Pointing the finger: Friedrich Hayek's challenge to socialists cannot be ignored The author of this book is a member of a very rare species. He is an American socialist, an anti-Stalinist one, yet a Marxist. He is the European correspondent for The Nation , an influential "liberal" weekly.
Daniel Singer's book is not only a critical account of globalisation but a fervent plea for setting up the alternative - a post-capitalist socialist utopia. He argues that his is a realistic utopia and indeed, as Rosa Luxemburg said many decades ago, he implies that the alternative to socialism is barbarism. This discussion of the alternative distinguishes his book from the many available that are critical of globalisation but do not see any alternative except perhaps a return to 1970s Keynsianism or some confused retreat into a protectionist version of capitalism in the hope of frustrating the machinations of those new demons, the multinational corporations.
The first part of the book, "The heritage", is concerned with the destruction of the Berlin Wall and its repercussions. The second, "Changing Europe", is an account in turn of Boris Yeltsin's re-election in 1996, the sad saga of Solidarity as it turned from a hope for a new order in 1980 to a semi-fascist ragbag party in 1990s Poland, and a rather rosy account of the 1995 French "winter of discontent", when the unemployed and the low-paid marched in the streets against Alain Juppe's proposed reforms of the welfare state. Singer is particularly good on, though in my view too easily shocked by, the shenanigans of those who conspired to get the ailing Yeltsin re-elected. I sympathise with his analysis that the United States/Central Intelligence Agency withheld the truth and Yeltsin's control of the state apparatus made it an unfair contest. But is this not similar to what Mahathir bin Mohammed does in Malaysia or former president Suharto did in Indonesia? Russia is in a mess. Its condition is no better than Zaire's, except that it has nuclear weapons. This is why everyone treats Russia with kid gloves, as the most recent Chechnya episode shows.
The surprise is the author's enthusiastic account of the French workers' march. He sees this as a rejection of the logic of globalisation. It reminds him of May 1968 and he sees in it seeds of an eventual resurgence of the European working class against capitalism. But it was only the public-sector workers and the unemployed who marched. Private industries stayed in business, no profits were lost, prime minister Lionel Jospin has since been elected and he does not embrace the third way: I cannot see revolutionary potential in the French situation.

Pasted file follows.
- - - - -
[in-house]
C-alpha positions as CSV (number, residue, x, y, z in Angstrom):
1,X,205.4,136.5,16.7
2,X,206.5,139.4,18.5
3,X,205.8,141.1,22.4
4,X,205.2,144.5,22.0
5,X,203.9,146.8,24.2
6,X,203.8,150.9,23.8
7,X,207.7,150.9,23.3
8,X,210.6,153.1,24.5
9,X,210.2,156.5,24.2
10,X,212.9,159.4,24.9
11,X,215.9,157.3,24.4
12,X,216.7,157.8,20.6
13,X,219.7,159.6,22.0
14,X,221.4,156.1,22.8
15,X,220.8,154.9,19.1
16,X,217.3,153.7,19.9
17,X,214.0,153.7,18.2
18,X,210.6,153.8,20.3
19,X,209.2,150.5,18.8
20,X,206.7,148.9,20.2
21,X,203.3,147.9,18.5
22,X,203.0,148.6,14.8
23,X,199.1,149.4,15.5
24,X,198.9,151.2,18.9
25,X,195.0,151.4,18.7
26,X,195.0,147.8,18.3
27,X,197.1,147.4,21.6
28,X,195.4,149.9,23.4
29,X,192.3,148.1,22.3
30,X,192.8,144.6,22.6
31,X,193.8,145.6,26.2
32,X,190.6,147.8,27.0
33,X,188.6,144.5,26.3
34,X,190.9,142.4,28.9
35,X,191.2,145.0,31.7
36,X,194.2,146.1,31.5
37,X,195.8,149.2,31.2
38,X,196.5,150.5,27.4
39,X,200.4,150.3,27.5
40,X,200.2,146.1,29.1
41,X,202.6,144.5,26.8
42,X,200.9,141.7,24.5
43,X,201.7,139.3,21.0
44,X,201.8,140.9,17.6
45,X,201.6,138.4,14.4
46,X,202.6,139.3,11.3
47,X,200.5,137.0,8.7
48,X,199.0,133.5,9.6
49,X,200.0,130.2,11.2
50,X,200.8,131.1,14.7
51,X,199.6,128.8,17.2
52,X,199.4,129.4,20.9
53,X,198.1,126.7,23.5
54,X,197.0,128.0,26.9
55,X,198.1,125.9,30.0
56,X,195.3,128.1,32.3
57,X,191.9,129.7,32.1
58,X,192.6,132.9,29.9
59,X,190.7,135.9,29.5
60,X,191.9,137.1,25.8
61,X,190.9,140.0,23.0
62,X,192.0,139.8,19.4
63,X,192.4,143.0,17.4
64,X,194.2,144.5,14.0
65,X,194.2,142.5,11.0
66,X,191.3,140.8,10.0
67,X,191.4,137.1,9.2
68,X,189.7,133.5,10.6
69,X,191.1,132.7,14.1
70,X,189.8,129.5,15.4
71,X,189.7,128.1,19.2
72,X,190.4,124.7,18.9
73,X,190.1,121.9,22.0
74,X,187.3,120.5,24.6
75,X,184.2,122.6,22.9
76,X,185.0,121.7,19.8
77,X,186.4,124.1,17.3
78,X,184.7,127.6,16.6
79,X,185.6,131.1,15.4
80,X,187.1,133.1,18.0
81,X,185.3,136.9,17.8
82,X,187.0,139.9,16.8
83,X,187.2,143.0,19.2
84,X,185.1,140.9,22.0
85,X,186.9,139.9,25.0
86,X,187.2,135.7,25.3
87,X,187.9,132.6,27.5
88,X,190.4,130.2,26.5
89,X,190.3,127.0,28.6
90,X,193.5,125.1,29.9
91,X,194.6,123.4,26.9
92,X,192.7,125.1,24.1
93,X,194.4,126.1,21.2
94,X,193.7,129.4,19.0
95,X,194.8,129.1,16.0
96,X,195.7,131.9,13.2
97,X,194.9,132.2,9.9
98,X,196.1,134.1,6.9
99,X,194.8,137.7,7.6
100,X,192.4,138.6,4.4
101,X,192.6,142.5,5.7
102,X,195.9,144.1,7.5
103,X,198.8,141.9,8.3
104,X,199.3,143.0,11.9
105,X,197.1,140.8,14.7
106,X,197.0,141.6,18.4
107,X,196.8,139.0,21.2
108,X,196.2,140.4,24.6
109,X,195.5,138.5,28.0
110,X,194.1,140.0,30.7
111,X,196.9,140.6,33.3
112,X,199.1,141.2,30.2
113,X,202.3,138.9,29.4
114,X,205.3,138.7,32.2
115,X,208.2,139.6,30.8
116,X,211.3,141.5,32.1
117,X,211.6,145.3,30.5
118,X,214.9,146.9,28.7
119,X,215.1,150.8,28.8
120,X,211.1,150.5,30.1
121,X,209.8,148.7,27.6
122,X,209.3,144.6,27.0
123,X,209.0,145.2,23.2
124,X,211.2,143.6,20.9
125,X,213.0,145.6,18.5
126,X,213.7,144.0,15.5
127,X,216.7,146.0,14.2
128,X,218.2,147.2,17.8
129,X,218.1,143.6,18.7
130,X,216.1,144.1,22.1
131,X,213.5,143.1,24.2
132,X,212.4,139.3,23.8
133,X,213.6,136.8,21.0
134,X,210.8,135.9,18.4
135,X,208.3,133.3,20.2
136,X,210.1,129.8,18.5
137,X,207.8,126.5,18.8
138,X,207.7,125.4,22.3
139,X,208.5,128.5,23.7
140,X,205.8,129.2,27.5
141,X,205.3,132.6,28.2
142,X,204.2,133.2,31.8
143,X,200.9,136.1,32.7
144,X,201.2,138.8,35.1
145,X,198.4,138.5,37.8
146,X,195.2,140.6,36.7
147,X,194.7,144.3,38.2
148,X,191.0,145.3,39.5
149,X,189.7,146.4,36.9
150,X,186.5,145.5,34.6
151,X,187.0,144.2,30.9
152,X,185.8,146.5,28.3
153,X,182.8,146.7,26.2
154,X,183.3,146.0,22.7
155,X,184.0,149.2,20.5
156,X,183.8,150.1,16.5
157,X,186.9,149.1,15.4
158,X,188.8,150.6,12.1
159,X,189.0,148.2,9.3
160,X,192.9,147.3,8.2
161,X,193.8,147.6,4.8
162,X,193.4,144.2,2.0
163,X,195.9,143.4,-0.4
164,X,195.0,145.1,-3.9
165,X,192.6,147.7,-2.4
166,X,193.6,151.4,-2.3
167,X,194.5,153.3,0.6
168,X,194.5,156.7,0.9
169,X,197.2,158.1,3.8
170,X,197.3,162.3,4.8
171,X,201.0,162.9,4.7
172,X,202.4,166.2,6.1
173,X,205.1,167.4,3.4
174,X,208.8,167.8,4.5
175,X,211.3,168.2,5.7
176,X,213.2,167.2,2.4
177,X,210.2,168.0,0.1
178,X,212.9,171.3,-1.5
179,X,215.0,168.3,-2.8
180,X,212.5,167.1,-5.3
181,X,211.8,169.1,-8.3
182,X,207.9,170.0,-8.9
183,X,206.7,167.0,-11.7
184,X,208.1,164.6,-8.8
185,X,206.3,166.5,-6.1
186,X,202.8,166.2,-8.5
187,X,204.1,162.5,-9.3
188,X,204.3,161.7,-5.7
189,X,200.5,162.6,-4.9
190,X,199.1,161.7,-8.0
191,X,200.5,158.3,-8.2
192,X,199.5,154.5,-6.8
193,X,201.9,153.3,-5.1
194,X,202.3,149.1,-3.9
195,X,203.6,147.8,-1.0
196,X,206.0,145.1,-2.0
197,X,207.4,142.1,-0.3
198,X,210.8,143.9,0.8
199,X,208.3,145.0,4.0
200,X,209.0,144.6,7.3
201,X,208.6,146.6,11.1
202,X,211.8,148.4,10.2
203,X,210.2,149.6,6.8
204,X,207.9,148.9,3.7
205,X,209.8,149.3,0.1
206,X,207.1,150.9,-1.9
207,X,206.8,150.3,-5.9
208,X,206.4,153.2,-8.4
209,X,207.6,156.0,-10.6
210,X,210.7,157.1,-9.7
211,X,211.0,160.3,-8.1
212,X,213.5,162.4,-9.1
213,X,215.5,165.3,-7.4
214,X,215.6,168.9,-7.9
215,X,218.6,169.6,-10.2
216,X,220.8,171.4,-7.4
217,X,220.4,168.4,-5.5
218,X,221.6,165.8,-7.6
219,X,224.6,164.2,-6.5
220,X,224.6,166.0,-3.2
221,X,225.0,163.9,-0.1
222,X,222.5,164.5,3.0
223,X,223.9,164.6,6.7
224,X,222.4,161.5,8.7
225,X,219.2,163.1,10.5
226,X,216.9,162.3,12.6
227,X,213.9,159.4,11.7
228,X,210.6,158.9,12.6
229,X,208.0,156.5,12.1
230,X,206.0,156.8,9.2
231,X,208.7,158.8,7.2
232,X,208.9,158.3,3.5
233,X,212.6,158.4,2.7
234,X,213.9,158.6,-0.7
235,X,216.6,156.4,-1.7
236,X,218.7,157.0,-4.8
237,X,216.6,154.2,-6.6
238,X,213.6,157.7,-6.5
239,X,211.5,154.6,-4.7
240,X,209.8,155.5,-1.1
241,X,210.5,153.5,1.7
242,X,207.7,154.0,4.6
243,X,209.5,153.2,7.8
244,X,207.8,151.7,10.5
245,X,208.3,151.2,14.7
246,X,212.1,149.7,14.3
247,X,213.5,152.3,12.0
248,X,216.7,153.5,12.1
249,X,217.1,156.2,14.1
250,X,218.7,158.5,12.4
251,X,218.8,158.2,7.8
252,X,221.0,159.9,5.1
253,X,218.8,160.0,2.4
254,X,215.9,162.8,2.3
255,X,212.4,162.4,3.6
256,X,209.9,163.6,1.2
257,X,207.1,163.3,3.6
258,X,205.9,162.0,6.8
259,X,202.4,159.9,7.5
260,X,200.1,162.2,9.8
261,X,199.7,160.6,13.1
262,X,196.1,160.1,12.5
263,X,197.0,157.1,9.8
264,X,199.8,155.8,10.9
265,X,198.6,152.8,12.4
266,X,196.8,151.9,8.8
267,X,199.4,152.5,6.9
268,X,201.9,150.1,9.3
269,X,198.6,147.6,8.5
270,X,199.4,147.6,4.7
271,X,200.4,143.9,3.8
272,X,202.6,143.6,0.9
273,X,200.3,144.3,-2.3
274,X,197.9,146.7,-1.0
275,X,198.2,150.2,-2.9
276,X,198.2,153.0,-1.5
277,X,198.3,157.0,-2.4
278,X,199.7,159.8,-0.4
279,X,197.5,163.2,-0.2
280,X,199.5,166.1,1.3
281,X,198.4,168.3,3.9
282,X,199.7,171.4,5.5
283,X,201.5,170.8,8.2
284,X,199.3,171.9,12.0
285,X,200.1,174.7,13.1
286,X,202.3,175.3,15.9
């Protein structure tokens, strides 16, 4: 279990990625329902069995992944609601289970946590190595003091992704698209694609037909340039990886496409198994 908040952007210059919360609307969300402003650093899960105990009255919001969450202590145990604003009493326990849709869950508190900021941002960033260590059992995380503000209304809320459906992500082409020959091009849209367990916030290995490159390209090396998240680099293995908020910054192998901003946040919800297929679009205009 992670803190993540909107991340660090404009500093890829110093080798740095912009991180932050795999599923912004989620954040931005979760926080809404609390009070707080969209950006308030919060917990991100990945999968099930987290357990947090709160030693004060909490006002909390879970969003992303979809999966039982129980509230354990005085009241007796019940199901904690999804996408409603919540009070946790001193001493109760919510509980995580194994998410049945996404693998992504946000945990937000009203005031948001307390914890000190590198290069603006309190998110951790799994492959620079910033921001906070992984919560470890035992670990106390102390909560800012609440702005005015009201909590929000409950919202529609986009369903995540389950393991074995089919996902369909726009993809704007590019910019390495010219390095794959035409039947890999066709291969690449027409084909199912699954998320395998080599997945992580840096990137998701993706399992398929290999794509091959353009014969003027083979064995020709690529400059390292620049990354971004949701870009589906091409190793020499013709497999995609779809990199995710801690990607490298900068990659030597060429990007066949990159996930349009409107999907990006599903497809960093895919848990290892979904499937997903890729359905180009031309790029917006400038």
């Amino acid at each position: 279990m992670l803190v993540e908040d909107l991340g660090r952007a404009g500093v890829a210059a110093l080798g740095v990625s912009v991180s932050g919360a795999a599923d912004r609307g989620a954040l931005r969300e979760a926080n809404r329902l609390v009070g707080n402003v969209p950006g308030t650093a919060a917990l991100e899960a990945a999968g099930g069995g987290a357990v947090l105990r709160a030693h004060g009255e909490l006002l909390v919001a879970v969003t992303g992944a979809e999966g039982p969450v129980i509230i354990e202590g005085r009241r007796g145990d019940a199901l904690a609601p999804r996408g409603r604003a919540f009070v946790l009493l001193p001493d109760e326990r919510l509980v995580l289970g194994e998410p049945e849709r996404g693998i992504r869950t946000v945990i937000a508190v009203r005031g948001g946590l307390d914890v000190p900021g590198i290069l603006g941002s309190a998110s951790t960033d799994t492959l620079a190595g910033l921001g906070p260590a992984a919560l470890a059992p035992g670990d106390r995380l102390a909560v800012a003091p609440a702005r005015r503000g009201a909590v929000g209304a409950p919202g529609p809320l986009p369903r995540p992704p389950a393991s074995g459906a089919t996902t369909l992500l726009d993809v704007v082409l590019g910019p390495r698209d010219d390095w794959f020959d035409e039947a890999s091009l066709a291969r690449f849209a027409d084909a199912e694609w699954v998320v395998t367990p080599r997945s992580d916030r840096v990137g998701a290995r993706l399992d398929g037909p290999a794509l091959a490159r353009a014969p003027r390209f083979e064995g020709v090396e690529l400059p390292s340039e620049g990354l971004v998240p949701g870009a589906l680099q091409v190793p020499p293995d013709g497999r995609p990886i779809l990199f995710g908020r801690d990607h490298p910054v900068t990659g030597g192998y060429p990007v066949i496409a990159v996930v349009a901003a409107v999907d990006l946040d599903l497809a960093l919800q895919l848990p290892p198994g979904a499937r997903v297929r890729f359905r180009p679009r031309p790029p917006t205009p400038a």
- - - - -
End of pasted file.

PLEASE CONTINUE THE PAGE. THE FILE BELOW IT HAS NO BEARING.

In the last section, "In search of an alternative", Singer lays his cards on the table. He hopes that the "movement" can be revived. You can imagine his eyes lighting up as he talks of the workers. But he seriously sets about the task of exploring a post-capitalist order. This revives an abandoned project and is welcome whatever you think of its feasibility.
Questions of democracy and of transition are examined. The author betrays his Leninism in that he cannot envisage multiple political formations in his utopia. Like many others before him, he seems to think that people's wants are very similar, and while he welcomes their diversity he does not see that this creates complex issues that cannot be brushed aside.
The most serious omission is the absence of any economics. Singer does not deal with the trenchant critique that Friedrich Hayek advanced of the difficulties of allocation in socialism without markets. While in the 1930s many thought that the Polish economist Oscar Lange had answered Hayek, all that Lange did was to assume that the socialist economy would mimic the market. Hayek quite rightly remarked that market efficiency is not possible without market incentives, profits or higher wages. The performance of Eastern Europe vindicated Hayek and thus he became a hero of the anti-communists. Hayek's challenge to socialists still stands and cannot be ignored. No utopia is realistic
that cannot deal with the nitty-gritty question of who gets what and how. Slogans of democratic decision-making by the entire society are just hot air. Still there is scope here for some serious thought, inspired by Singer's proposals.
Lord Desai is director, centre for the study of global governance, London School of Economics.
Whose Millennium? Theirs or Ours?
Author - Daniel Singer
ISBN - 0 85345 943 6 and 946 0
Publisher - Monthly Review Press
Price - £45.00, £9.95
Pages - 295